A field archery course is set up over woodland and rough terrain. Archers shoot a specified number of arrows at different targets in sequence. Archers might have to shoot uphill or downhill, and the targets could be different sizes and at different distances so anyone taking part has to really think about what they are doing. Field archery is a great way of keeping fit and enjoying the outdoors.
Anyone can do field archery once they’ve completed a beginners’ course. You will need to go to a specialised field archery club in order to practice or compete in field archery. To have a go, click here to find clubs near you. Not all clubs offer field archery so check the club's website before you book.
In field archery, there are different distances for different age groups and bow style. The targets are between 5 and 60 metres away. The targets can be marked (showing the distance) or unmarked (not shown). The archer will need to judge the distance for unmarked targets.
What do the targets look like?
Field archery targets have a yellow centre, scoring 6 (inner ring) and 5 (outer ring). Followed by 4, 3, 2, 1 in black. There are four different size target faces in field, 80cm, 60cm, 40cm and 20cm in diameter, for different distances.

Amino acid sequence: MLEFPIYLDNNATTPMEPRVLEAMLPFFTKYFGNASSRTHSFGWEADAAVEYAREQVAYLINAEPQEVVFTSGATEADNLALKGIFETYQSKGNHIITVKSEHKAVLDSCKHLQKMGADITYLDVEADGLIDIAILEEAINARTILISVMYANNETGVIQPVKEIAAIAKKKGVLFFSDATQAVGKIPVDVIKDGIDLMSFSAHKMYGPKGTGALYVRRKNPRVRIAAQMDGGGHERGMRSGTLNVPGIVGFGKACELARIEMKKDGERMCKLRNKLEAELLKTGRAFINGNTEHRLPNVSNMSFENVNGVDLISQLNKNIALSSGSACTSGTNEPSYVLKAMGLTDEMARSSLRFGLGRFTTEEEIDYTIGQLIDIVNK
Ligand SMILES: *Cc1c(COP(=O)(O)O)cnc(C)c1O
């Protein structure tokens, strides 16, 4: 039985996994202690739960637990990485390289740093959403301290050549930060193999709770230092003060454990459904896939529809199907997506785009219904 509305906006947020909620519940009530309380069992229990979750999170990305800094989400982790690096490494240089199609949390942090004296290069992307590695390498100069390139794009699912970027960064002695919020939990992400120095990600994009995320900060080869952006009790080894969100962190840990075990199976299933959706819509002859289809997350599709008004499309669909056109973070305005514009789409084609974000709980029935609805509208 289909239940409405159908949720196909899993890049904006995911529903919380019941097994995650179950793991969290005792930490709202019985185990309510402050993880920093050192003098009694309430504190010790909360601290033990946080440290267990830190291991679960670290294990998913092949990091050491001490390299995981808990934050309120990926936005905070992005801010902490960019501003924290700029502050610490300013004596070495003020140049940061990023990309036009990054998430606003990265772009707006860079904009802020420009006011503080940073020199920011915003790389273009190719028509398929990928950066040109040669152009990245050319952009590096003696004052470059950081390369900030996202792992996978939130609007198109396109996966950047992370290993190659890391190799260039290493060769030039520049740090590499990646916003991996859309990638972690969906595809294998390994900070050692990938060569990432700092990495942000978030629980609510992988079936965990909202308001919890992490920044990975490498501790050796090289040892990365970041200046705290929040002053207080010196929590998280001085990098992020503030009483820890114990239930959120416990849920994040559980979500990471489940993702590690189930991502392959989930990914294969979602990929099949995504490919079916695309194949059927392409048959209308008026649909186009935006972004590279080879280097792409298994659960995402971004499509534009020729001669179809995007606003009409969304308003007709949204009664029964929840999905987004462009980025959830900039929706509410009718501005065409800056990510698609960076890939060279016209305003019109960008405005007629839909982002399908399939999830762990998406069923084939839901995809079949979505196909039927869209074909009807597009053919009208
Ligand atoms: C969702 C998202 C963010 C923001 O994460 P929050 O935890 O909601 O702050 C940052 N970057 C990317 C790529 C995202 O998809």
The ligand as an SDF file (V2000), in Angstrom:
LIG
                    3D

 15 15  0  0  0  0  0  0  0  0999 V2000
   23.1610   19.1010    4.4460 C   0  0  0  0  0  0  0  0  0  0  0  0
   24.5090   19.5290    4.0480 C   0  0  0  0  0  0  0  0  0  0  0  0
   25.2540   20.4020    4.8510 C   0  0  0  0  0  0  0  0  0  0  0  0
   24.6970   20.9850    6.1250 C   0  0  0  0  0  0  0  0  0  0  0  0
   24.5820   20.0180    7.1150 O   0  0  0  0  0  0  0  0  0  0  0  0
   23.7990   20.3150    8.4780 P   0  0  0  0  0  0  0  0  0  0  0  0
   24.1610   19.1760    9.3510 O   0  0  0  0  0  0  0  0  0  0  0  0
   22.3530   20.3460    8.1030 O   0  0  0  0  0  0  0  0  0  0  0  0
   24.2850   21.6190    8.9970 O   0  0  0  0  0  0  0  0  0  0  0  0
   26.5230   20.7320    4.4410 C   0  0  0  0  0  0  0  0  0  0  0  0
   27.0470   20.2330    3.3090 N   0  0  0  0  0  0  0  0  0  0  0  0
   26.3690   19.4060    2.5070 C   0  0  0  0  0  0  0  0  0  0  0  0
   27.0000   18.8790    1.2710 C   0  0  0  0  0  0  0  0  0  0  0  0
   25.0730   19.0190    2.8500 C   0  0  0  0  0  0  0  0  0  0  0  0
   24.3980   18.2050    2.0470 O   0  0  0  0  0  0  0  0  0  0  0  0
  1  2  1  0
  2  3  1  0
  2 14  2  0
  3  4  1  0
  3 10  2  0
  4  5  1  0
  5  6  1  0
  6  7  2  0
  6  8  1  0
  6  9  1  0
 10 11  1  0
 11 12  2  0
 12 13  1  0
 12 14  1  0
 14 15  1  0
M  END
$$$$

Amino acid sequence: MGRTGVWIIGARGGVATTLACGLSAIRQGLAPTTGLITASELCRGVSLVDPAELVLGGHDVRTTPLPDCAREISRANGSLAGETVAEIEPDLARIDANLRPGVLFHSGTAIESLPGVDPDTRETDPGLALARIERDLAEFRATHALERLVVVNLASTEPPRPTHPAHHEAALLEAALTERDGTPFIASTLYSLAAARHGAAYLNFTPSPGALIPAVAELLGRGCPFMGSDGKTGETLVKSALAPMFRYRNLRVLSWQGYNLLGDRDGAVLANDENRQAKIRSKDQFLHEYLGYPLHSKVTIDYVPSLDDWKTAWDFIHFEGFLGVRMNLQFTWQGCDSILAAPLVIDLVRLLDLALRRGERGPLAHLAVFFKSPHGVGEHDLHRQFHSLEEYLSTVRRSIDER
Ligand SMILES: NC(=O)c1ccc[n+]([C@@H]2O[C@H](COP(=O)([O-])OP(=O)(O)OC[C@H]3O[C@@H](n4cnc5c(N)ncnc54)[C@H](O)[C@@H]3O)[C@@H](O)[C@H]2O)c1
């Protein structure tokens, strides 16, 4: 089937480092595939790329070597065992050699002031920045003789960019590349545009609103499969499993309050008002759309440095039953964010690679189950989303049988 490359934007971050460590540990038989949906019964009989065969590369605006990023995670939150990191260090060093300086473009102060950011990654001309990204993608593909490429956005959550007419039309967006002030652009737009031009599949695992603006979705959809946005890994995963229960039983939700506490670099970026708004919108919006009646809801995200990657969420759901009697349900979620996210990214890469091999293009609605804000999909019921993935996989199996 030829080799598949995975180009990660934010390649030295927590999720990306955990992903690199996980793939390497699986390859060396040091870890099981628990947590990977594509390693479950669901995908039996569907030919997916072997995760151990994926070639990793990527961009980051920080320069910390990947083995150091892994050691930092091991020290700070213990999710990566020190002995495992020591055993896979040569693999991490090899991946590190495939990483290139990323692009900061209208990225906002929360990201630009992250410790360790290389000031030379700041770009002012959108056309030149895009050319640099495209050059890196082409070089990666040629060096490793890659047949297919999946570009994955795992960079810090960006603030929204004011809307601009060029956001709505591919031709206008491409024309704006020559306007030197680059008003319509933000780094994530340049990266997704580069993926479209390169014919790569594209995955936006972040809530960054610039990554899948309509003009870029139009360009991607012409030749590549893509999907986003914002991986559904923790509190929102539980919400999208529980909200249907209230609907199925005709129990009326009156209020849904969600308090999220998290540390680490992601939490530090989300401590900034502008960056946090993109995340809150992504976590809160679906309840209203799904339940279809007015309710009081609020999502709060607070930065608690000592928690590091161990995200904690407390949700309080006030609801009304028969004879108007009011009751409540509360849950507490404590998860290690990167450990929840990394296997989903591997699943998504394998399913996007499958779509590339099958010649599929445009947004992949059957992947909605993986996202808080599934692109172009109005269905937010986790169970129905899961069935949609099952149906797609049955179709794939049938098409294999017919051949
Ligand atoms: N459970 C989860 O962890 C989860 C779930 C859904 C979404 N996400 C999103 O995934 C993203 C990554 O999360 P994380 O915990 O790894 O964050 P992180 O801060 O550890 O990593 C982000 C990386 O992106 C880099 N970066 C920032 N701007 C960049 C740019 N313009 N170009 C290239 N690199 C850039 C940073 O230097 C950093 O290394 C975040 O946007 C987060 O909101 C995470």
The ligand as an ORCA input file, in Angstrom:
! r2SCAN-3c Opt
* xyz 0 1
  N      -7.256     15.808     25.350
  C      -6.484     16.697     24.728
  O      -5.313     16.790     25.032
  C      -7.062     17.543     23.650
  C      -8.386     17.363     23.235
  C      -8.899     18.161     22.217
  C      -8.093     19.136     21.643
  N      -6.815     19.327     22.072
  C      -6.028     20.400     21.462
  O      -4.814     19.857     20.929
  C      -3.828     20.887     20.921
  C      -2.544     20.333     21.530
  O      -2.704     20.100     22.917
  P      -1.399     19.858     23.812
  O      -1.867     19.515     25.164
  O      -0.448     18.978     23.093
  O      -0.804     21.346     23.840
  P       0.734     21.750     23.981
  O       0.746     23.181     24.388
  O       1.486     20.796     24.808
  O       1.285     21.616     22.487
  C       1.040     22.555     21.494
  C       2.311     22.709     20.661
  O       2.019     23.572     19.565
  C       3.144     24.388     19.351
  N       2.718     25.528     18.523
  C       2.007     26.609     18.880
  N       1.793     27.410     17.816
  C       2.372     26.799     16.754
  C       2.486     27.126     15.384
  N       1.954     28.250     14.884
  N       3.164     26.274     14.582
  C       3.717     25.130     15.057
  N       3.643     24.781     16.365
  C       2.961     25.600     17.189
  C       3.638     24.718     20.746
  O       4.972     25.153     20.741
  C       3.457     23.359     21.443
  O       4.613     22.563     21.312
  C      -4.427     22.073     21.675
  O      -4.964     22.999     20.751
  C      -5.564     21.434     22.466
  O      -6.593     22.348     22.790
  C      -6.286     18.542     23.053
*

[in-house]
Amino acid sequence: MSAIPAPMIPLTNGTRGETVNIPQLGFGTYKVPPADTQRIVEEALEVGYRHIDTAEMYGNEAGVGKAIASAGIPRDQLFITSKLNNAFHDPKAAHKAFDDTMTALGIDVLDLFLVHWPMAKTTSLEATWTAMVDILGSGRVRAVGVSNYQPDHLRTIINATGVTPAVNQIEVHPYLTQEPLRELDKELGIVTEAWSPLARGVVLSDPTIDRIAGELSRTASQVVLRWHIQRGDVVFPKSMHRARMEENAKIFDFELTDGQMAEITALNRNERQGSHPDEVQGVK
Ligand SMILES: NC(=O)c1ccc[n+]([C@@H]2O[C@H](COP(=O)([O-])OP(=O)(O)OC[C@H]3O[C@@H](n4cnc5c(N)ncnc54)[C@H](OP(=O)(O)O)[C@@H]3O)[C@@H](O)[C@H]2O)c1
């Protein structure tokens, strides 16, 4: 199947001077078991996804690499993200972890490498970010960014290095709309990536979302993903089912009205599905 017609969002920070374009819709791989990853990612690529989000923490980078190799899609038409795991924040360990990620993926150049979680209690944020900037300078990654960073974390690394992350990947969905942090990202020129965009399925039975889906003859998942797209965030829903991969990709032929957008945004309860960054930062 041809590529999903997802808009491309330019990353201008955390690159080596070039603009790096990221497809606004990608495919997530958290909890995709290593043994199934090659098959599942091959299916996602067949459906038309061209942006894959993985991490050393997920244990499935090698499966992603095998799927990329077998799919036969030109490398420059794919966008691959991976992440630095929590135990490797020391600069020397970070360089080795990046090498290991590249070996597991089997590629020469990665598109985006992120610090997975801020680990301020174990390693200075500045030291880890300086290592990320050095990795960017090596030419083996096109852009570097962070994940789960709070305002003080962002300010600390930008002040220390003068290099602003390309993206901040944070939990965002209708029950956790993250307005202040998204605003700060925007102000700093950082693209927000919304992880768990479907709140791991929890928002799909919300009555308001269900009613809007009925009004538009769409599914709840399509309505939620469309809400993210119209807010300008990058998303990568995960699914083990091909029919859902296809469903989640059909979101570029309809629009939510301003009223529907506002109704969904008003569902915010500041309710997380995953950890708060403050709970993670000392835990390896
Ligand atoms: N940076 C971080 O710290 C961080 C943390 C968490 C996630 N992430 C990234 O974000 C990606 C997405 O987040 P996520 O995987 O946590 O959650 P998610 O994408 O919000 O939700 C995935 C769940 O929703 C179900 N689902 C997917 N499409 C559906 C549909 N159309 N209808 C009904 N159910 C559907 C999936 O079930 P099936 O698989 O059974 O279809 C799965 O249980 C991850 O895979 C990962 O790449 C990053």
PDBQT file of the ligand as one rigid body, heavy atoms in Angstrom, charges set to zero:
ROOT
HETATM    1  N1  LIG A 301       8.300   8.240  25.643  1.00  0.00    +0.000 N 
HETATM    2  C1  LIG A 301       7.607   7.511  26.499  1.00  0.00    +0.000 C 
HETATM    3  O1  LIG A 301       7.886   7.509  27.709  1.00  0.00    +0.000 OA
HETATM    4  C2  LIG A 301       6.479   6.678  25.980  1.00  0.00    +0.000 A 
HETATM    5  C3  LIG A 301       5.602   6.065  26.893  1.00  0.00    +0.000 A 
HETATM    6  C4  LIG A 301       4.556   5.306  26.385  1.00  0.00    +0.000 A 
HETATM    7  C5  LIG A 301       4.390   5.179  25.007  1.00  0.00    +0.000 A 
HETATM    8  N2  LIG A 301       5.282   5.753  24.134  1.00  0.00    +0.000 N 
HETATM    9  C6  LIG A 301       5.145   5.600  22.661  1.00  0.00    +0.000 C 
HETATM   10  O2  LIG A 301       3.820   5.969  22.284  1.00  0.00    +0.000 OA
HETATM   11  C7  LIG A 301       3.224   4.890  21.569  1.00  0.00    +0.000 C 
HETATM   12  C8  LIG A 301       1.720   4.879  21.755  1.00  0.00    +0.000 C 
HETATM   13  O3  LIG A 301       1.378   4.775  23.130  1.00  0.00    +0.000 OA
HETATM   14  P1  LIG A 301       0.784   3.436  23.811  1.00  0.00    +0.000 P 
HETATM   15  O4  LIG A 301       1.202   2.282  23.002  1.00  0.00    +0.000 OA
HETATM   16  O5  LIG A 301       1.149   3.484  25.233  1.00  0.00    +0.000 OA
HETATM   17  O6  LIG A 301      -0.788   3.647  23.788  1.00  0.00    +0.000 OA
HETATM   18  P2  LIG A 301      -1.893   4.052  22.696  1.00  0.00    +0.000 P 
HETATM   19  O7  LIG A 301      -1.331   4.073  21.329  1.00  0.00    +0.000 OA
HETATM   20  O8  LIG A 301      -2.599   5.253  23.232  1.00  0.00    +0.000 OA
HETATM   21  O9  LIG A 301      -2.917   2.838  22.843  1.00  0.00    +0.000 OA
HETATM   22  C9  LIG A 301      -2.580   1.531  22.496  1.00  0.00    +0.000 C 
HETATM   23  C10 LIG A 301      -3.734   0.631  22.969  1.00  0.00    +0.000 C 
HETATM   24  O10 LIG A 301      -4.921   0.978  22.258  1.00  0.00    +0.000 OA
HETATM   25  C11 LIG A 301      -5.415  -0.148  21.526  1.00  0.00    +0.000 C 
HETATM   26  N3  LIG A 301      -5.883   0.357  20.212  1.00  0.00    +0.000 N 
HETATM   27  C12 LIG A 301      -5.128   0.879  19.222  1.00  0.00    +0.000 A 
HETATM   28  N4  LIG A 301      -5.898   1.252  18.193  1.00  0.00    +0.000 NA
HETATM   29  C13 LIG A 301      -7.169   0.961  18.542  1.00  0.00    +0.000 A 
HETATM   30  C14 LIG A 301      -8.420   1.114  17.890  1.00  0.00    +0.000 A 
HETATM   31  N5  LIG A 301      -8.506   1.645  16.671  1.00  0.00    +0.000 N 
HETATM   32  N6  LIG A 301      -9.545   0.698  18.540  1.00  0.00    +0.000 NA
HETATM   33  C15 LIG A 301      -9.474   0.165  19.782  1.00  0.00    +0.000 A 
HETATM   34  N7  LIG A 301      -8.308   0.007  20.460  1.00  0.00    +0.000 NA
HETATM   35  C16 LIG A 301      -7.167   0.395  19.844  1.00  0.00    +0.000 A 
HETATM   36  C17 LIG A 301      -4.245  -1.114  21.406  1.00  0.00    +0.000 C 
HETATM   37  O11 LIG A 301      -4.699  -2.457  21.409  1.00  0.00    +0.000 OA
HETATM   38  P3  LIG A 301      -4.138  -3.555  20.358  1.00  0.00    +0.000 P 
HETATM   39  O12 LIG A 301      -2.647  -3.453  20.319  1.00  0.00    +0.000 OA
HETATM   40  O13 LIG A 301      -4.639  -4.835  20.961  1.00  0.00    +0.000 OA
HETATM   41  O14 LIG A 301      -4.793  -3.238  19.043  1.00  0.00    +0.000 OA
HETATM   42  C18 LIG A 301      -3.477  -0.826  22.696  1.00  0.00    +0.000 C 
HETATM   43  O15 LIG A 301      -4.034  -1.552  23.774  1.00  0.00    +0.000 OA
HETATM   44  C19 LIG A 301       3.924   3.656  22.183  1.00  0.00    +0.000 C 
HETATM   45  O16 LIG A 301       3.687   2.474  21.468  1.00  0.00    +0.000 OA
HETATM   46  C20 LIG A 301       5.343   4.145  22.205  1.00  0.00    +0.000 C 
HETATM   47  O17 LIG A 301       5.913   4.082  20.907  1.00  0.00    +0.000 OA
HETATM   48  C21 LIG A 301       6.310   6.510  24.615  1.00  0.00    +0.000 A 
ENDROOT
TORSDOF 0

3D archery is similar to field archery, in that it is around a forest, or rough terrain. Instead of shooting at round targets, each archer shoots at either foam 3D animals, or pictures of animals.
3D archery is very different to target and field archery. You won’t be aiming at the centre of the target. There are scoring rings on the animal that correspond to different scores. Scoring depends on the competition with each arrow worth 0, 5, 8, 10, 12 or 14 points or 5, 8, 10 and 11. If you hit anywhere on the body, you get 5 points. 8 points for the outer ring, 10 inner ring and 12 for top or bottom centre rings and 14 for the bonus ring.
It depends on the competition but can be just one arrow per target or two or three depending on each tournament's rules. Over the day you might shoot 30 arrows, plus more in a final if there is one.
Tournaments are organised by clubs with most archers joining Archery GB or a field archery society.